David Cameron will today welcome Francois Hollande to Downing Street as the French president makes his first visit to Britain since taking office.
The Prime Minister appears intent on smoothing over relations with the new, socialist occupant of the Elysee Palace after a difficult start.
Following their working lunch at No 10, Mr Hollande will have a 30 minute audience with the Queen at Windsor Castle.
Even before Mr Hollande was elected there were signs of strain - with Mr Cameron refusing to meet him when he visited London during the election campaign.
Mr Cameron then caused dismay in France when he suggested he would "roll out the red carpet" for any French business seeking to flee to Britain to escape higher taxes under the new president.
While both sides may wish to put such difficulties behind them, underlying differences remain on a range of important issues.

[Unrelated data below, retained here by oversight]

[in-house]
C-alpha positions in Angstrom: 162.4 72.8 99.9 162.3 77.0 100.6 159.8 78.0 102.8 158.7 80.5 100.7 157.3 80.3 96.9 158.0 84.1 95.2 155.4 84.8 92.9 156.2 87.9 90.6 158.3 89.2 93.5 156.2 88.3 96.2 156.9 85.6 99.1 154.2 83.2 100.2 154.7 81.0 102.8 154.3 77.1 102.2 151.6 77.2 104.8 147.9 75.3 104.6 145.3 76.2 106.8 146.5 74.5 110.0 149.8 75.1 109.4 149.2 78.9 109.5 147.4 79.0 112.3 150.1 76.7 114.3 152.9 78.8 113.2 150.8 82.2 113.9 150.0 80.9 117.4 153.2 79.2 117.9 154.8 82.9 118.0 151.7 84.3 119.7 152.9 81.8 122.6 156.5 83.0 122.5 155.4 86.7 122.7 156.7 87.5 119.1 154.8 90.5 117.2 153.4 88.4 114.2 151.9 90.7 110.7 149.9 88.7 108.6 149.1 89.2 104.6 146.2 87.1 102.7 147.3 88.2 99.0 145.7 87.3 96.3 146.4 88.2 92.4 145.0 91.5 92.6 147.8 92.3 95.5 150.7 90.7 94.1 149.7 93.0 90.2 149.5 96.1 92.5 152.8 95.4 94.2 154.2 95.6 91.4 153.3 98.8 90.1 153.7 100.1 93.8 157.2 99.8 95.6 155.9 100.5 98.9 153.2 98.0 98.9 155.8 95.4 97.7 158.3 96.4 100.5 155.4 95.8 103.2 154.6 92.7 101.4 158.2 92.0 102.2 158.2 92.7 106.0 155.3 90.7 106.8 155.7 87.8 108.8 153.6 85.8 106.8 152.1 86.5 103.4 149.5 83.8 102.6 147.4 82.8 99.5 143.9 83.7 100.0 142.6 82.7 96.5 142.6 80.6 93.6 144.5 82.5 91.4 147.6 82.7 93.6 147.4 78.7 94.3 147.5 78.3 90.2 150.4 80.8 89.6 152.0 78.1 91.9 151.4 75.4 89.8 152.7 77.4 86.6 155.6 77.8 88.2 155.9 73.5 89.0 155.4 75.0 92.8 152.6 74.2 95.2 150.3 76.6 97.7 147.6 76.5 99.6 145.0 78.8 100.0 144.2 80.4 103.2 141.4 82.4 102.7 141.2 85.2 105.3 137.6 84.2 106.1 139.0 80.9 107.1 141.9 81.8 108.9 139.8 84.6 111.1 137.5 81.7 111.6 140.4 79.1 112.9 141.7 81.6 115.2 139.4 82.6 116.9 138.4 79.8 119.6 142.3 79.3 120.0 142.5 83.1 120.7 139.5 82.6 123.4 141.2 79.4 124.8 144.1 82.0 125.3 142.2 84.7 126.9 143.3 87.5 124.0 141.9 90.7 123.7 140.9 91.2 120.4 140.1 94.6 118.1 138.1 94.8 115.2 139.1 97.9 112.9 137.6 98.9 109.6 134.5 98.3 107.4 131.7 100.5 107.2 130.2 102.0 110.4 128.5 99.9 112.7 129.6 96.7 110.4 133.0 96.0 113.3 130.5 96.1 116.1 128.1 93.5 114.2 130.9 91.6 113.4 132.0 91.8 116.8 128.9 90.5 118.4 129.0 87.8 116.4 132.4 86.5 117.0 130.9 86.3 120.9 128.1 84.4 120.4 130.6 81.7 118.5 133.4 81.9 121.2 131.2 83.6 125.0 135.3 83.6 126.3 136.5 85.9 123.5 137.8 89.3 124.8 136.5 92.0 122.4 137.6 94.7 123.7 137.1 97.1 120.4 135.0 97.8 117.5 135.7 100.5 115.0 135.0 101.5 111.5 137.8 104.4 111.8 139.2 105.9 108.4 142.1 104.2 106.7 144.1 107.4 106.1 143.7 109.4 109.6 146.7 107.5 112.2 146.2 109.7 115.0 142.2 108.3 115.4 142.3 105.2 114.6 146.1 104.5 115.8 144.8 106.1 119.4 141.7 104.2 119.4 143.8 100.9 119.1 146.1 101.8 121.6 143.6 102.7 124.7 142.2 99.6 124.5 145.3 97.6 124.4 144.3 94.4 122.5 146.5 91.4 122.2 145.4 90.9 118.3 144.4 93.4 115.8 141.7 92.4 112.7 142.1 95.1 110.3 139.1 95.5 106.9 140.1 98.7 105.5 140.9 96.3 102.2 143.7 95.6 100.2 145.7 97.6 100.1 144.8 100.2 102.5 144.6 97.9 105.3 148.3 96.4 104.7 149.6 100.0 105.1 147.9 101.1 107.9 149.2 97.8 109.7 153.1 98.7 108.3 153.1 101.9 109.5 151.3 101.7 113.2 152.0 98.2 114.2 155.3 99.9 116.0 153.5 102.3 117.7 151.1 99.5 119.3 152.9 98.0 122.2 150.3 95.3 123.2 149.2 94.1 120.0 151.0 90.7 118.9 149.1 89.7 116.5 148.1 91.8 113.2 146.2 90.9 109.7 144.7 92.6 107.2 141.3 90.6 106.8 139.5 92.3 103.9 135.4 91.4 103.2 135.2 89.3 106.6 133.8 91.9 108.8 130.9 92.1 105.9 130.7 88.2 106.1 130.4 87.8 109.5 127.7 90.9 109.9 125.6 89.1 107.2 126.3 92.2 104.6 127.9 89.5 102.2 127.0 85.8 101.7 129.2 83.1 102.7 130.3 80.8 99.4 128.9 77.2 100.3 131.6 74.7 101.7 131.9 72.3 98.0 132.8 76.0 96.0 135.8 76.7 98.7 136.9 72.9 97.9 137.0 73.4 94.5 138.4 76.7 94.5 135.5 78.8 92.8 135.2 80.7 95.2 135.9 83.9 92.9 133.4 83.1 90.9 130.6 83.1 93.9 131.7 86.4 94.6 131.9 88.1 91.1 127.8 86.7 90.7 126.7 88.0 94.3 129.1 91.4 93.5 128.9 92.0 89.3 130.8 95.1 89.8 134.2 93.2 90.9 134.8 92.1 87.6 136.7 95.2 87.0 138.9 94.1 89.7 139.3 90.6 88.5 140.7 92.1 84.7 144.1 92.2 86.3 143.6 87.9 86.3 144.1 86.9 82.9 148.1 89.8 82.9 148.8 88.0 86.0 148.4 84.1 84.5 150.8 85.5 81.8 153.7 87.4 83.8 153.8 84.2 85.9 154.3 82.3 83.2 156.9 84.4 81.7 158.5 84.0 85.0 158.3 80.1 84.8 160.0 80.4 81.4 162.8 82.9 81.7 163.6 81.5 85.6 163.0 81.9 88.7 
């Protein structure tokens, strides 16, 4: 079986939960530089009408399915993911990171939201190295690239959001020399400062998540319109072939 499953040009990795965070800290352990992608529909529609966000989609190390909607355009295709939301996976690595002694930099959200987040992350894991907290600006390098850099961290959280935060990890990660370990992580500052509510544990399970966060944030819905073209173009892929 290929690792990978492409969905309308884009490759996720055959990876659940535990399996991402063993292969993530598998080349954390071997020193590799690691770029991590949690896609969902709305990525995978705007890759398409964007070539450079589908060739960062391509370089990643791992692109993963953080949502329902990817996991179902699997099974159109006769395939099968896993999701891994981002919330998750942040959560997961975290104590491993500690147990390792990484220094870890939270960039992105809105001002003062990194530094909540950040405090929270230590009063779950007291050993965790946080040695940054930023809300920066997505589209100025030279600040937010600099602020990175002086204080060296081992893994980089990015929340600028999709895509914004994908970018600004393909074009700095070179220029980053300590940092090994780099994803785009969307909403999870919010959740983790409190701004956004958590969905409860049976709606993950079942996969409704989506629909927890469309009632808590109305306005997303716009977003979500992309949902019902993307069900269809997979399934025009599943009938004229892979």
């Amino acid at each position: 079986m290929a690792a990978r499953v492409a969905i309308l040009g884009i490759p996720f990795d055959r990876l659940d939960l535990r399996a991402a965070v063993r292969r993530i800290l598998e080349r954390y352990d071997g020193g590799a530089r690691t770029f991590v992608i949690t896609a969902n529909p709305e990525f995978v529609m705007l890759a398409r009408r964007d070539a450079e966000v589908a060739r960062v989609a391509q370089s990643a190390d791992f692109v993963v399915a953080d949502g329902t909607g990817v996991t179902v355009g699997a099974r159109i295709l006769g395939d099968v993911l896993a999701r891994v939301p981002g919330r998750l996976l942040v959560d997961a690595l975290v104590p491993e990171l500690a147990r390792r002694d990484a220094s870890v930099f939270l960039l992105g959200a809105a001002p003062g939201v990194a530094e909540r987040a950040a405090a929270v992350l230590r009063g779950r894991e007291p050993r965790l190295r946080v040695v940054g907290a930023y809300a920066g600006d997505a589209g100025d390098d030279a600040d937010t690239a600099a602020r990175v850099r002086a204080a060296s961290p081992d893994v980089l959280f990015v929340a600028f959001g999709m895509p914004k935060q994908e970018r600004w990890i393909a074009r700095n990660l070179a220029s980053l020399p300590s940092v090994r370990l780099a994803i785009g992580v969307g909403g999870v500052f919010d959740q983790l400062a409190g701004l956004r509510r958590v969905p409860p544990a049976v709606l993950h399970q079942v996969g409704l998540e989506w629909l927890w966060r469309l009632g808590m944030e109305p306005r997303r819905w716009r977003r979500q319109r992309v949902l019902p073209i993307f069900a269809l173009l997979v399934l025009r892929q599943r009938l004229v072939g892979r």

In the European Union, Mr Hollande believes public spending can help generate growth while Mr Cameron has been pressing for "restraint" in the forthcoming budget negotiations.
At last month's summit in Brussels, the Prime Minister pointedly emphasised that he would not accept any reduction to Britain's budget rebate won by Margaret Thatcher in the 1980s.
The two men have also clashed publicly on the issue of an EU-wide tax on financial transactions, which Mr Hollande supports and Mr Cameron is determined to resist.
The Prime Minister's official spokesman said last night: "They are going to talk about economic policy. France are setting their fiscal policy, we are setting our fiscal policy."
There is more likely to be agreement when they come to discuss other foreign policy issues, with Syria, Iran and UK-French defence co-operation expected to be on the agenda.